Panama City landfill fire still raging after four days

Posted Mar 24, 2013 by Jeff Campagna
An aggressive fire broke out on Tuesday March 19 at Panama City's main landfill, Cerro Patacón, causing panic and major health and environmental concerns. The fire has yet to be extinguished.
Loving Earth
The National Civil Protection (NSCP), Urban and Household Authority (AAUD), Panama Fire Department (CBP) and the Panamanian Ministry of Health are all battling around the clock to control the landfill blaze, which the Urban and Household Authority claims is "the worst fire in 10 years in Cerro Patacón."
International experts met on Friday with an interdisciplinary team to provide recommendations on the management of landfill fires. Late last night, Panama received an emergency shipment of 100,000 gallons of foam from Texas to help douse the flames. A technical consulting team from the United States is on hand to assist with the dumping of the foam on the crest of the landfill.
Javier Diaz, Panama's Health Minister, claims that from a medical perspective, there is no apparent increase in the number of patients with acute respiratory failure, bronchitis or pneumonia — which are common ailments that arise this time of year. Diaz also reported that the poor air quality in the capital, which is being monitored by the University of Panama, is now within the limits allowed by the Pan American Health Organization.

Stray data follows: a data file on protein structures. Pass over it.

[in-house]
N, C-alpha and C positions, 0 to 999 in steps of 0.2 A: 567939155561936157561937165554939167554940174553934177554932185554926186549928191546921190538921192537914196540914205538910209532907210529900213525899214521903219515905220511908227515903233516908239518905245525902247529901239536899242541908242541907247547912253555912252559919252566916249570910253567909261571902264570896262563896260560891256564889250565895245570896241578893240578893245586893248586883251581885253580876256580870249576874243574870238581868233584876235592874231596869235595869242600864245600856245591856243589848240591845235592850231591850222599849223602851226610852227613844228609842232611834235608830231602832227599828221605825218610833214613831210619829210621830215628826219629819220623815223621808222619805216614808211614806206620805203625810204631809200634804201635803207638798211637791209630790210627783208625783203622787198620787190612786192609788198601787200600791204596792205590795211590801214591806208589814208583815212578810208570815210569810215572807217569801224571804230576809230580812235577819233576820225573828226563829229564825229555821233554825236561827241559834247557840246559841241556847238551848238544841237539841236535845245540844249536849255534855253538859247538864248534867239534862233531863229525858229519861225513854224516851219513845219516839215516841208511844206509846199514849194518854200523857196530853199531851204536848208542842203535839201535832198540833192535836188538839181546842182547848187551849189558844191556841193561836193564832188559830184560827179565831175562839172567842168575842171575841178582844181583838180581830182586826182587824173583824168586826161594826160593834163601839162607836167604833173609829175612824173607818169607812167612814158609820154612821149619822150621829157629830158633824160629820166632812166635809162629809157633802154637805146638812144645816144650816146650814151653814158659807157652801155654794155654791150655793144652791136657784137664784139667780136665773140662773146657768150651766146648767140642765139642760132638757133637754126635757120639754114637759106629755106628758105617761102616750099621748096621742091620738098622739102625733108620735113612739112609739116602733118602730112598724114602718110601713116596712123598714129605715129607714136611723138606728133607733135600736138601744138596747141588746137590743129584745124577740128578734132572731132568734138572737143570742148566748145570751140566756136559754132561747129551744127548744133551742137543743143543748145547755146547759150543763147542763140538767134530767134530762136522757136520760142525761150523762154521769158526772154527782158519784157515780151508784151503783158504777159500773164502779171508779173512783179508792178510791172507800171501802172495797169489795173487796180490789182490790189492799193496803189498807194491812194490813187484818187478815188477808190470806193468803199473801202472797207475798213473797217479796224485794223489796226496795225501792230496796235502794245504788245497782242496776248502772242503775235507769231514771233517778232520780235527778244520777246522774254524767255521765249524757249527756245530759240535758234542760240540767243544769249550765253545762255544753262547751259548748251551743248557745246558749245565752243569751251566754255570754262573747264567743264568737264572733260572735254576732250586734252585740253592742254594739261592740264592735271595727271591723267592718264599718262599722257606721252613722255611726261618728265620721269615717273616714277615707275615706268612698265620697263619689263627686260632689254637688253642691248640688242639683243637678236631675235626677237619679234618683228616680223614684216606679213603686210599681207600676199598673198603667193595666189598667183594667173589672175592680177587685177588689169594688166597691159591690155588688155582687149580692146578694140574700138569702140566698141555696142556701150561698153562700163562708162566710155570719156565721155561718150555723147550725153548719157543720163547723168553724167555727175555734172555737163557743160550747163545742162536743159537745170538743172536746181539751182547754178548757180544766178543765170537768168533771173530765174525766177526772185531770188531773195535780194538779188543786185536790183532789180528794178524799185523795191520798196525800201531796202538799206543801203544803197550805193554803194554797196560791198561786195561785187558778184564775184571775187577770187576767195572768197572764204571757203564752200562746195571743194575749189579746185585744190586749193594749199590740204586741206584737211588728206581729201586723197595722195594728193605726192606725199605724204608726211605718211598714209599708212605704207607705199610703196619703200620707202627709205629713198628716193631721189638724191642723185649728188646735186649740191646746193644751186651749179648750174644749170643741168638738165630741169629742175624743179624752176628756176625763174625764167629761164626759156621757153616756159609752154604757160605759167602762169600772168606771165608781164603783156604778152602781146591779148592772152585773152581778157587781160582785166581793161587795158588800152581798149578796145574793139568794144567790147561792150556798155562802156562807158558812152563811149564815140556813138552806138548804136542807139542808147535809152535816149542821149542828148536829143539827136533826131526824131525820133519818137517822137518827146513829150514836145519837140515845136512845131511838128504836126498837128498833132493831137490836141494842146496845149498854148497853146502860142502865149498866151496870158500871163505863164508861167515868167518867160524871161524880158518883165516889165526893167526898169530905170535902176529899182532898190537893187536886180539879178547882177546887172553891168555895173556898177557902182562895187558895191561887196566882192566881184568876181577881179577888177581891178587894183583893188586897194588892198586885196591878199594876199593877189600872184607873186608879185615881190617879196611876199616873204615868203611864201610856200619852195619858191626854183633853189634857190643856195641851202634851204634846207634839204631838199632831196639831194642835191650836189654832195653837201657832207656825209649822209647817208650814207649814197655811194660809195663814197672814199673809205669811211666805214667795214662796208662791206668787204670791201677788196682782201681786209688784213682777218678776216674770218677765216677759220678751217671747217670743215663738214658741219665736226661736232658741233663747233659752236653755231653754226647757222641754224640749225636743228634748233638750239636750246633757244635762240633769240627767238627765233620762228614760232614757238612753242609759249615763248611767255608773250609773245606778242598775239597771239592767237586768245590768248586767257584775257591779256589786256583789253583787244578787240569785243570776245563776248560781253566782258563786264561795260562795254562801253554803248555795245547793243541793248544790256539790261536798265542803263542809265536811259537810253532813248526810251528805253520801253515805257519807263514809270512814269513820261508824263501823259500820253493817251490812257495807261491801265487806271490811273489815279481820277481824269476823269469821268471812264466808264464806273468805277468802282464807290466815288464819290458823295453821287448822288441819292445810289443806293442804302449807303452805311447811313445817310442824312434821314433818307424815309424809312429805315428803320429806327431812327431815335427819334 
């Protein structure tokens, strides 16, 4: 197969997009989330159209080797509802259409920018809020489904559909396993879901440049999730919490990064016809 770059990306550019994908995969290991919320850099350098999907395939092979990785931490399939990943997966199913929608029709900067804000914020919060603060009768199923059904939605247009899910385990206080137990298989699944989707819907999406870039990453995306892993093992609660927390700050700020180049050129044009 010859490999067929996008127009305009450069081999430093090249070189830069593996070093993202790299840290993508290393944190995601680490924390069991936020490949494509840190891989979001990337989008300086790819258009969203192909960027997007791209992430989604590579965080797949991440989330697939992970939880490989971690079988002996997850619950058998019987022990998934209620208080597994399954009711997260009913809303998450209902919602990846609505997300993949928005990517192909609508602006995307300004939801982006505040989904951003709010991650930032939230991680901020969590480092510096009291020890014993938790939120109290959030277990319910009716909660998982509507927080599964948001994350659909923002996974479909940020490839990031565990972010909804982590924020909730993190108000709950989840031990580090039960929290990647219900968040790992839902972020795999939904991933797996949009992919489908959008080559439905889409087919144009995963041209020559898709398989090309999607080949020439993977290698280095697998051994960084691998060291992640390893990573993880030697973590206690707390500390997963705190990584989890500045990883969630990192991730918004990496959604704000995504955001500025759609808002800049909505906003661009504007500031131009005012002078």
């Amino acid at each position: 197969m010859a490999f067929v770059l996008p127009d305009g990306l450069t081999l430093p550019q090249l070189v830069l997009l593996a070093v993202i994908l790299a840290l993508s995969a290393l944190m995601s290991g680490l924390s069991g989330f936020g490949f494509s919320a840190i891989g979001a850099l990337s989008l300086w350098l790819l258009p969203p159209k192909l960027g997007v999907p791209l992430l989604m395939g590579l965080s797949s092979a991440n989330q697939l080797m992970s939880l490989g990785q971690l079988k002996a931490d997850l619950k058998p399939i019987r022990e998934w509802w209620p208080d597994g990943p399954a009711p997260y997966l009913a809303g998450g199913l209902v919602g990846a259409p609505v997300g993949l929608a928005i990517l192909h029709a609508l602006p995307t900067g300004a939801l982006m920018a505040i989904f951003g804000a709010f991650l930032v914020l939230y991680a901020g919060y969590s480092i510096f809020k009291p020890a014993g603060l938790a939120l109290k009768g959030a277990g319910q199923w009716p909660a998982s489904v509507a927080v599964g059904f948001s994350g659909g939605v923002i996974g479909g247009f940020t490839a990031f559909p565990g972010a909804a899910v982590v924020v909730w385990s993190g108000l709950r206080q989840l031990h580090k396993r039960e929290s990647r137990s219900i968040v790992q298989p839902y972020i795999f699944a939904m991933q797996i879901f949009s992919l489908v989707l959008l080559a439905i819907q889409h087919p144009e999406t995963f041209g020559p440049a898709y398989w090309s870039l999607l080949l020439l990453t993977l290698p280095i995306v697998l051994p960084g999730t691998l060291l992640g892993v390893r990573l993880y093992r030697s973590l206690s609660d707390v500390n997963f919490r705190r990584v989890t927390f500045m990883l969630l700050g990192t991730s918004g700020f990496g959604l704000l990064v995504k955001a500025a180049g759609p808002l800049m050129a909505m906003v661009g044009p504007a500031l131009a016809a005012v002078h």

However, Panama Guide reports that nine adults with pre-existing respiratory conditions in the Mocambo Arriba community have experienced increased breathing complications due to the smoke from the Cerro Patacón blaze, which has been travelling and accumulating in places as far as Bogota, Colombia.
20 AAUD garbage-compactor trucks are being used to relocate 13-15 tons of trash from Cerro Patacón to a landfill in Playa Chiquita, in the district of La Chorrera, about 45 minutes west of the capital city — a task that some of the truck drivers claim will result in a severe delay in regular garbage pick-up services.
The emergency crews are using breathing apparatuses, full-face carbon filter masks and gas scanners that measure levels of oxygen, carbon monoxide, methane concentrations of vapors and fumes of hydrogen. Currently at the scene are 120 garbage compacting trucks, two ambulances, three fire engines, a medical clinic and a decontamination shower.
Even Panama's Major League Baseball Federation was forced to suspend Thursday evening's game between Cocle and Panama Metro because of the nearby blaze. The federation stated, "given the recommendation of the security sectors, in relation to the situation caused by the fire in the hill area Patacón, it was decided to postpone tonight's game."
According to Panama Guide, once the fire on Cerro Patacón is under control, a full-blown arson investigation will begin.